The form of your business can have a tremendous impact on its long-term success. The three major forms of business ownership are sole proprietorships, partnerships and corporations. Each has pros and cons.

A sole proprietorship is a business owned and usually managed by one person. When two or more people legally agree to become co-owners of a business, it’s called a partnership. While these two forms of organization are relatively easy to form, there are advantages to creating an entity that is distinct from its owners. A corporation is a separate legal entity with authority to act and have liability apart from its owners. There are several options for a corporate entity, the most popular being the limited liability company, or LLC.

Sole Proprietorship

This is the easiest to start and end, all you need to do is just start or stop, as the case may be. You may need a license from your local government, but this is typically a simple task. All of the sole proprietorship’s profits are taxed as personal income of the owner, and the owner pays normal income tax on that money. However, the owners do have to pay the self-employment tax (social security and medicare), and have to estimate their taxes and make quarterly payments to the government to avoid penalties.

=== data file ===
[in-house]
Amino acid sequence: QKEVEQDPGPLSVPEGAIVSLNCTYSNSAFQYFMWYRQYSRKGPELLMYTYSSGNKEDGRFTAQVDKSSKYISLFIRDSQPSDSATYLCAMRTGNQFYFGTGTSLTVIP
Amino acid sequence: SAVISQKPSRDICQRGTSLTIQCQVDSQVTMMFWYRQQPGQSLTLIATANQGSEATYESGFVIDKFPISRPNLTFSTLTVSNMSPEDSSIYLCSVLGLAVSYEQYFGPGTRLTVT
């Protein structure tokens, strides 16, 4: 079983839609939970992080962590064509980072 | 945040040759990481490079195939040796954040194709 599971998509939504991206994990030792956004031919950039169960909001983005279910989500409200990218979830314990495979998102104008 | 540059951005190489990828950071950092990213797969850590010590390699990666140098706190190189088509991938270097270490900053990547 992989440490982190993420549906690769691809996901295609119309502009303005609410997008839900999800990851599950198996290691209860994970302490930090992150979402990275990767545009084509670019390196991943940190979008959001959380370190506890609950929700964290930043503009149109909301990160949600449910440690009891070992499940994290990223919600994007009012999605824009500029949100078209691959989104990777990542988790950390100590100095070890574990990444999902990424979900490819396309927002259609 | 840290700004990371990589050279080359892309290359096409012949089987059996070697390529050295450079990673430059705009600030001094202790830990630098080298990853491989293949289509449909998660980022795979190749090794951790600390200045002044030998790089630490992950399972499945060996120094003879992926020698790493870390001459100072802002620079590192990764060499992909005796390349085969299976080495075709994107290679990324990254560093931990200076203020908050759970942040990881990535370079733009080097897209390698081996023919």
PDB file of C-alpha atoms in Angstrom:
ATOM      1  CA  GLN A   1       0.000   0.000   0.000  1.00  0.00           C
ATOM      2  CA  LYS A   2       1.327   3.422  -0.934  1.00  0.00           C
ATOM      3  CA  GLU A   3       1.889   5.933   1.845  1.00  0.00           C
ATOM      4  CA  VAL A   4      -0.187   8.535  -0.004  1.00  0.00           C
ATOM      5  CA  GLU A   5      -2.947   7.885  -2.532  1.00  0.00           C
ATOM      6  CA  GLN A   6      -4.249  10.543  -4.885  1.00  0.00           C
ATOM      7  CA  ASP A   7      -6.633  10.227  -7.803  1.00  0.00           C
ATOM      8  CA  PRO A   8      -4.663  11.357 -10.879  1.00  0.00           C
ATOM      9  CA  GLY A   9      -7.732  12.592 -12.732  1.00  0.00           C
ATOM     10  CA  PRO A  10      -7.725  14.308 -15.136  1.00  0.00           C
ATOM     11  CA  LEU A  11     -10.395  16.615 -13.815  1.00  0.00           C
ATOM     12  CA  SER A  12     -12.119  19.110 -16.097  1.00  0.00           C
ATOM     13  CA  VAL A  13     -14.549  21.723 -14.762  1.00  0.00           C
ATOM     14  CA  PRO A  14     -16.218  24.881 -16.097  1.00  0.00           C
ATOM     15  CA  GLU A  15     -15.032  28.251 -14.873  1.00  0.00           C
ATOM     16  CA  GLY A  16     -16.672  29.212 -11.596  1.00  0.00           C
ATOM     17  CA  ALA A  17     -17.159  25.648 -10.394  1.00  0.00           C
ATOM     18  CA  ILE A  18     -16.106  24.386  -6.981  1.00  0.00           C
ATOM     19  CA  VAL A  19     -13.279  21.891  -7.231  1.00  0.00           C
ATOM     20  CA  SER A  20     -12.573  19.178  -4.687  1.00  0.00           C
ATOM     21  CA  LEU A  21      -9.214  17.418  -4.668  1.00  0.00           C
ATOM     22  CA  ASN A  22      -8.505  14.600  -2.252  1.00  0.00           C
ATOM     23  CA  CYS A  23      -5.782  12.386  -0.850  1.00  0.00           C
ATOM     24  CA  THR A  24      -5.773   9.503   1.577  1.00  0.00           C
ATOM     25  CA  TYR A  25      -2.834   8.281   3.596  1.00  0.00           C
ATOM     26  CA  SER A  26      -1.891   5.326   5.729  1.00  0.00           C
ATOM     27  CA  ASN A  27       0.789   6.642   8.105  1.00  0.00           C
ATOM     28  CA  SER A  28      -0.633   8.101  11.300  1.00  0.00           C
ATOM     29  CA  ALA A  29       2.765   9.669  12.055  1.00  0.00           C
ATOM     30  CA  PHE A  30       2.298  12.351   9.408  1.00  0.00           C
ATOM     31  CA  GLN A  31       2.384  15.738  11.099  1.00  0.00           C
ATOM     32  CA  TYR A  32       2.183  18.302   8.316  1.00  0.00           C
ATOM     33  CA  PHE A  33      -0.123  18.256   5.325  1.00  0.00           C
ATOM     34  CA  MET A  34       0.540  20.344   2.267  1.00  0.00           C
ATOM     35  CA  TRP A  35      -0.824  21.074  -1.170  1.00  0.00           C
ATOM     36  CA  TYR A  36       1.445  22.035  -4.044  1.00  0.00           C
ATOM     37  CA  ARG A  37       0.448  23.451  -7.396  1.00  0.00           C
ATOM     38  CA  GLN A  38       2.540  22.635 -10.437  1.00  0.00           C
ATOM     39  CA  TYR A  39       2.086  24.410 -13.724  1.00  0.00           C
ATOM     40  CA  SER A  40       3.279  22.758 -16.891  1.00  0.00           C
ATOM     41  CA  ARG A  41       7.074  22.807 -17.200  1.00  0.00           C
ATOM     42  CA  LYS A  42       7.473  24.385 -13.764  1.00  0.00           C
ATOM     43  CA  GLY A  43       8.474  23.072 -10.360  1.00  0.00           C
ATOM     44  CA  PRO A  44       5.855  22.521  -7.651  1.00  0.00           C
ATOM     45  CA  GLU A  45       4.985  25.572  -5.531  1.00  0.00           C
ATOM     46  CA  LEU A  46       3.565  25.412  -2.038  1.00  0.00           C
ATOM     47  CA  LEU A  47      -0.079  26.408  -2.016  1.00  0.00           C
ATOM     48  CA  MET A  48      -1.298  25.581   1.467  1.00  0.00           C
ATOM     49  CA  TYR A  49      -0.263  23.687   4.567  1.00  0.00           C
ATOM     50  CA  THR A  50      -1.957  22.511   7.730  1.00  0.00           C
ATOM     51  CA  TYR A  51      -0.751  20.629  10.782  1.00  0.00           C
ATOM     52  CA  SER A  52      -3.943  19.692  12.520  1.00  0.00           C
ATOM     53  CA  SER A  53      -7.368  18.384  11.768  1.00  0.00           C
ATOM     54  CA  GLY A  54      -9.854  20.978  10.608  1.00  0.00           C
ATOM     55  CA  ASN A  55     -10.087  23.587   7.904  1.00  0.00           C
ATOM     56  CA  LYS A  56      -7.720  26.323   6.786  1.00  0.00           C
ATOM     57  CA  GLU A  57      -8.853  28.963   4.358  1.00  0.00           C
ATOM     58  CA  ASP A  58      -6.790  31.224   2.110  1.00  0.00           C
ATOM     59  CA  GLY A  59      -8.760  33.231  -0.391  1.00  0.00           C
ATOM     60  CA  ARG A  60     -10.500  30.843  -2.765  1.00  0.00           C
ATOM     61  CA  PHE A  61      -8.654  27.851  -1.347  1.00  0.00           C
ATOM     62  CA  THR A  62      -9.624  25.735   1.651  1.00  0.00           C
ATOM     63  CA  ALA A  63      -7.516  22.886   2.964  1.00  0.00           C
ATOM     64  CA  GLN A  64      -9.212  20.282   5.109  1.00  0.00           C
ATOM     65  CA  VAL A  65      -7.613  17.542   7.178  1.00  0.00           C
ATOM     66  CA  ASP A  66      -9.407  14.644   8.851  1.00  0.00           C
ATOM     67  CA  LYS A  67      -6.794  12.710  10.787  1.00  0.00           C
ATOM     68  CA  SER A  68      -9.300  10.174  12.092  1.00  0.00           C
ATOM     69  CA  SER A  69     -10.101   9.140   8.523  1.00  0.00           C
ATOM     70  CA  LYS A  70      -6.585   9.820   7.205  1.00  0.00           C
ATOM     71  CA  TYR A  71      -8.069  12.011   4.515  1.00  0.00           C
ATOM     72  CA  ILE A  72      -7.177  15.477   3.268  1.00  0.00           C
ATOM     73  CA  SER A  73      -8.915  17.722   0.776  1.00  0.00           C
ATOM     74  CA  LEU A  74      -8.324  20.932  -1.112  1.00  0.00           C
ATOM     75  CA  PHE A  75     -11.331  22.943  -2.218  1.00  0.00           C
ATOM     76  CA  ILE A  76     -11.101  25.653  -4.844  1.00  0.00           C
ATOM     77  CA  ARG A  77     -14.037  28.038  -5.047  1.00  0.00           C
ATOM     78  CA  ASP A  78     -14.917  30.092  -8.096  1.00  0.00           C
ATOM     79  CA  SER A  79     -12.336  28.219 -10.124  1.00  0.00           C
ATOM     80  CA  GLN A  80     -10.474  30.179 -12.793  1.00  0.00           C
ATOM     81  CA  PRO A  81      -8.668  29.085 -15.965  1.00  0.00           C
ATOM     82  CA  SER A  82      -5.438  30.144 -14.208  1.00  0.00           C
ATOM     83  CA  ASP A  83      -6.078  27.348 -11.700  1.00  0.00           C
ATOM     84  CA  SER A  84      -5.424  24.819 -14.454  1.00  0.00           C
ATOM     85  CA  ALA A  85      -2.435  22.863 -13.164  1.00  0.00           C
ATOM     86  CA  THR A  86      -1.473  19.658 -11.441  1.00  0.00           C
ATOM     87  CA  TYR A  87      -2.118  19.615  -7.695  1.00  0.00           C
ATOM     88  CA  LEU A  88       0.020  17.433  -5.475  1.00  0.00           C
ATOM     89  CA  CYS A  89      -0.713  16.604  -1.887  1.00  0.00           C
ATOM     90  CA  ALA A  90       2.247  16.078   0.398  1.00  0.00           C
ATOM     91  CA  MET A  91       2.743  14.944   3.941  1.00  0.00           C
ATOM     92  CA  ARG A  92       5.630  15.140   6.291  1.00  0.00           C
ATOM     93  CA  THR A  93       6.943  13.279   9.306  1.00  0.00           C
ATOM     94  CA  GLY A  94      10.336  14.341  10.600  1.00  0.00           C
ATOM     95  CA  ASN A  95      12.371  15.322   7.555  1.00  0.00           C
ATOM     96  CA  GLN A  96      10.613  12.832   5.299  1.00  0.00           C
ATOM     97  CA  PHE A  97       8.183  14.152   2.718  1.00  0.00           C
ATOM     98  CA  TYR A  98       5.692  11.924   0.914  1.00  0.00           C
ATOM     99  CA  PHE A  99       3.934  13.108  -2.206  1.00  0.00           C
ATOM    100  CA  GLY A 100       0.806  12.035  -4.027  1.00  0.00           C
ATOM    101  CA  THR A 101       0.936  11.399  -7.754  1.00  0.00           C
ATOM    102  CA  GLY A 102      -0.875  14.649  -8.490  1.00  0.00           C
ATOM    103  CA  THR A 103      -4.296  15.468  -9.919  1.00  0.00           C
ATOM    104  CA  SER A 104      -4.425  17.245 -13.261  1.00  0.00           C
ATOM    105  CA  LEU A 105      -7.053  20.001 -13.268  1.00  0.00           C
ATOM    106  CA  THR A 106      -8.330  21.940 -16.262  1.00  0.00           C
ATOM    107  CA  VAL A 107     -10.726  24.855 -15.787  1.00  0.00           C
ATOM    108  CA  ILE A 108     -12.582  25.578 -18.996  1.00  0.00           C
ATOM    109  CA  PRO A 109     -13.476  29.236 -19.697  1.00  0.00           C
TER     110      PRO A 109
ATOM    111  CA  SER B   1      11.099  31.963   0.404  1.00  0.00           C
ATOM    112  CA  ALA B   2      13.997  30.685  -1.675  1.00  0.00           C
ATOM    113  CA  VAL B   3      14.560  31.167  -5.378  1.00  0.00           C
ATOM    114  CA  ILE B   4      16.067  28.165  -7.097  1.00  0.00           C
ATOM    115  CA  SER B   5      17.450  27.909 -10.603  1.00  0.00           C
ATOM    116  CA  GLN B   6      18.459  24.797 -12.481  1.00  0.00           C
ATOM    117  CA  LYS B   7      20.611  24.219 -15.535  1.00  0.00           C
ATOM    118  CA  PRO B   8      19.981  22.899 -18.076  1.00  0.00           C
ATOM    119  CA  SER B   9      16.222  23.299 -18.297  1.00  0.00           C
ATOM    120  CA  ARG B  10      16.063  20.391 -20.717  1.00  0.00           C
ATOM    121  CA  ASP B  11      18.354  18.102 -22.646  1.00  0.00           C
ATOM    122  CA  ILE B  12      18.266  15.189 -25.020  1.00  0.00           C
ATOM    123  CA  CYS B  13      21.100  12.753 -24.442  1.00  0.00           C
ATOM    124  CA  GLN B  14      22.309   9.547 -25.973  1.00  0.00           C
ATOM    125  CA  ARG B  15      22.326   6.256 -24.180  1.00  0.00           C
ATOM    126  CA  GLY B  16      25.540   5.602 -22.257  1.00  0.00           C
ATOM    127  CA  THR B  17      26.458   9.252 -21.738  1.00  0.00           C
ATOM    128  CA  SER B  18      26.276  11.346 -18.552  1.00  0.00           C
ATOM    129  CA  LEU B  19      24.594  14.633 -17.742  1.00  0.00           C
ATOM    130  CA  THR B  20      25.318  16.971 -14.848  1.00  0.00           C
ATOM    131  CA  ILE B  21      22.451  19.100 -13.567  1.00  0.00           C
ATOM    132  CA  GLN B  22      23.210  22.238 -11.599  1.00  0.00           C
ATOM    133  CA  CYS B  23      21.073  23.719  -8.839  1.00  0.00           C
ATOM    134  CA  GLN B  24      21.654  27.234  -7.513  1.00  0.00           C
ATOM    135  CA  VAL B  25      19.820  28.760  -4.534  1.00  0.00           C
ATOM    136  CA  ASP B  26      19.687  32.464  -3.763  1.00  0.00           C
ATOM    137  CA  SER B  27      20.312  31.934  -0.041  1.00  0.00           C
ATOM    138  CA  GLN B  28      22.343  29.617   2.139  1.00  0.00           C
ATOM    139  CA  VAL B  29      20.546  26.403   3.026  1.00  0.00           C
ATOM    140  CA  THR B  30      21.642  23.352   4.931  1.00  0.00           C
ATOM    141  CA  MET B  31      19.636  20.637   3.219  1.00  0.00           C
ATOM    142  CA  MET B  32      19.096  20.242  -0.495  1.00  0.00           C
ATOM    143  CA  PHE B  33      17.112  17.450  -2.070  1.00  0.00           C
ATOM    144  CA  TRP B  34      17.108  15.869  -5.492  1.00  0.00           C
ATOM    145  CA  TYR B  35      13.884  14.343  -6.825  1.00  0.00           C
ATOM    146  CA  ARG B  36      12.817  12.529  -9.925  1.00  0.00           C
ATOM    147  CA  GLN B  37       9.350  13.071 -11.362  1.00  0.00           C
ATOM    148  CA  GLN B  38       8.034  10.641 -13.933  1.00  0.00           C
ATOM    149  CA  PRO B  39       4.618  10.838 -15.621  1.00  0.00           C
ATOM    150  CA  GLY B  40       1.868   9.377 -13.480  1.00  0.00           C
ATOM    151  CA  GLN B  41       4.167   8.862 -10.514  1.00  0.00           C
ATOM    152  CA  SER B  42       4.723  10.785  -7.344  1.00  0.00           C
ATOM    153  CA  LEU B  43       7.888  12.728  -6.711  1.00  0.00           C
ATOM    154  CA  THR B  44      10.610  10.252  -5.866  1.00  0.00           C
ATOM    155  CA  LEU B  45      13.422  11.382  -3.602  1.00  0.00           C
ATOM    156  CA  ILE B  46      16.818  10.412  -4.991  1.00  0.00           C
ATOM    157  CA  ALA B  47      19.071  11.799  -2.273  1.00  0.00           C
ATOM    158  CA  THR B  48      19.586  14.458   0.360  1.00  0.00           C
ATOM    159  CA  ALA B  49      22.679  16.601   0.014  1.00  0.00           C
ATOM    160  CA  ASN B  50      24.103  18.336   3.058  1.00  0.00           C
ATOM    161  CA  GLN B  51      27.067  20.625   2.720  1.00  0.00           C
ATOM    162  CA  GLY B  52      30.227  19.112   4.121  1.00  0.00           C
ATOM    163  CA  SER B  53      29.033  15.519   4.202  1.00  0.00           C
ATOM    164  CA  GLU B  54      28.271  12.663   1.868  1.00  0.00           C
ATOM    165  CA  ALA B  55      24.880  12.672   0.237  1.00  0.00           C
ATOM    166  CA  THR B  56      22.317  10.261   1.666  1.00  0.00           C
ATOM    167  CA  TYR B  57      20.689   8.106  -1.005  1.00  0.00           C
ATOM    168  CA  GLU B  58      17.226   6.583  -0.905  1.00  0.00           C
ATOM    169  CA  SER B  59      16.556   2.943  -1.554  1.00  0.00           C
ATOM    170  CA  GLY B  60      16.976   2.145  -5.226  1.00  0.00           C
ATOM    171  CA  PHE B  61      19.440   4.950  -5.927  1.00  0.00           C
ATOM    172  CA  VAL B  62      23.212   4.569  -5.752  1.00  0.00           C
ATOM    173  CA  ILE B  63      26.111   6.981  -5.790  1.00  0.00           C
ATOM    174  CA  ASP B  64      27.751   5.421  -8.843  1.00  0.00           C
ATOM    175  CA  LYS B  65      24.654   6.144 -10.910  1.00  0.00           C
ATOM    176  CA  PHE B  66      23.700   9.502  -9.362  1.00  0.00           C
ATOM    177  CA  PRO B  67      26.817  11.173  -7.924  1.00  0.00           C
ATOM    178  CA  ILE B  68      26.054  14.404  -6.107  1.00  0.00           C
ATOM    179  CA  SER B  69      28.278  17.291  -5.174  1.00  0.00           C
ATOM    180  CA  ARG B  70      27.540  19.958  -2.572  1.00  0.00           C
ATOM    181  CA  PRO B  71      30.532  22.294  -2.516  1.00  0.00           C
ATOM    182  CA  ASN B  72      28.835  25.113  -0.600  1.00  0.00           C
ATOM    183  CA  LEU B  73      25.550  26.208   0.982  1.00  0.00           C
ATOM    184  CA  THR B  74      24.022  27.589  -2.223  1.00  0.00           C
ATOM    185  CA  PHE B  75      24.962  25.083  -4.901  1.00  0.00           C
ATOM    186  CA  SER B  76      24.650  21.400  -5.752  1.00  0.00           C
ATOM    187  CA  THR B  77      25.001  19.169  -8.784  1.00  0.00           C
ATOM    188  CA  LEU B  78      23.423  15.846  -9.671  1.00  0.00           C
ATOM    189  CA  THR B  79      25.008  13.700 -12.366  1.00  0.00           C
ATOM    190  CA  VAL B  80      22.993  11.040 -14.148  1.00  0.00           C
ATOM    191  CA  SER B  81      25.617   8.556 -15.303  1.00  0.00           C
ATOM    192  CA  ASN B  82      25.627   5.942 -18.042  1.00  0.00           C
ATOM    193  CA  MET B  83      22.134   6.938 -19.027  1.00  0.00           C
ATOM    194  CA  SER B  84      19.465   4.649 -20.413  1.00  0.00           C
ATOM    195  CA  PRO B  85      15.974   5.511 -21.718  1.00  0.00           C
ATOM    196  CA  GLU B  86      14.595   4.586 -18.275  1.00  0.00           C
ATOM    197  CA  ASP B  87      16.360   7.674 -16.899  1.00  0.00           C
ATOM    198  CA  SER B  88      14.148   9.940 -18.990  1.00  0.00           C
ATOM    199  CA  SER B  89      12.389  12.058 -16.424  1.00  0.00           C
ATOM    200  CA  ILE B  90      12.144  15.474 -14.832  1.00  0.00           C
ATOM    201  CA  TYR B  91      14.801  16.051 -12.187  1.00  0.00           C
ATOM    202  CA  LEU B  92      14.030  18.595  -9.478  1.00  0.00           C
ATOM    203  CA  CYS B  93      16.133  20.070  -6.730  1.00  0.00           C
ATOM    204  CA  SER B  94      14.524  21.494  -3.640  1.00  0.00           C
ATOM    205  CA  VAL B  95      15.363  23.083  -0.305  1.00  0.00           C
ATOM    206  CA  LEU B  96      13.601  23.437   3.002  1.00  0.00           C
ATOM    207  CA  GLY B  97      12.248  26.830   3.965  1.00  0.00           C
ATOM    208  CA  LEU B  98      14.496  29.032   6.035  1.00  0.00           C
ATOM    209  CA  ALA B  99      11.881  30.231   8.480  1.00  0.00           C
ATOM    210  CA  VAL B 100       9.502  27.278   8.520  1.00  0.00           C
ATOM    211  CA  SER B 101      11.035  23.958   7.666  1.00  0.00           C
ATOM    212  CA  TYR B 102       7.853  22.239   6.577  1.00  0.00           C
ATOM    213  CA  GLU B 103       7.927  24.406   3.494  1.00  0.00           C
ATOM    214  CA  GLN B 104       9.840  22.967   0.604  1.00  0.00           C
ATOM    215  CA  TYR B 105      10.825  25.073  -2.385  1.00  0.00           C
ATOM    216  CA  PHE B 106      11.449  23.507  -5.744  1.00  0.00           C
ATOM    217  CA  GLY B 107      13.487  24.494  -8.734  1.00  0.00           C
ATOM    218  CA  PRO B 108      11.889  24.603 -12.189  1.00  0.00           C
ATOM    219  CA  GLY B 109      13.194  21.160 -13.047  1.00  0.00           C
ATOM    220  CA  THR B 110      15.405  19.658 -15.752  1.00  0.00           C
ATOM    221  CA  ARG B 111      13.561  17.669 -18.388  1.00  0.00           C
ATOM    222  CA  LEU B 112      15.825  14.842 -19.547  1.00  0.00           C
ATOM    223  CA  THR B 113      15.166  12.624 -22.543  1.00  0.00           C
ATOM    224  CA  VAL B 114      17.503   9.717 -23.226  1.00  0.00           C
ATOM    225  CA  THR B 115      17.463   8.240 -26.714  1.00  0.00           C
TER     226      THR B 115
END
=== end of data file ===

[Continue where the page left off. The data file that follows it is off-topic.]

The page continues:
On the down side, a sole proprietorship offers no protection to its owner in terms of liability. In fact, the sole proprietor has unlimited liability, including the risk of personal losses. The sole proprietor and business are treated as one, so any debts or damages incurred by the business are those of the owner. This is a serious risk to be discussed with a lawyer, accountant, insurance agent and others.

Partnership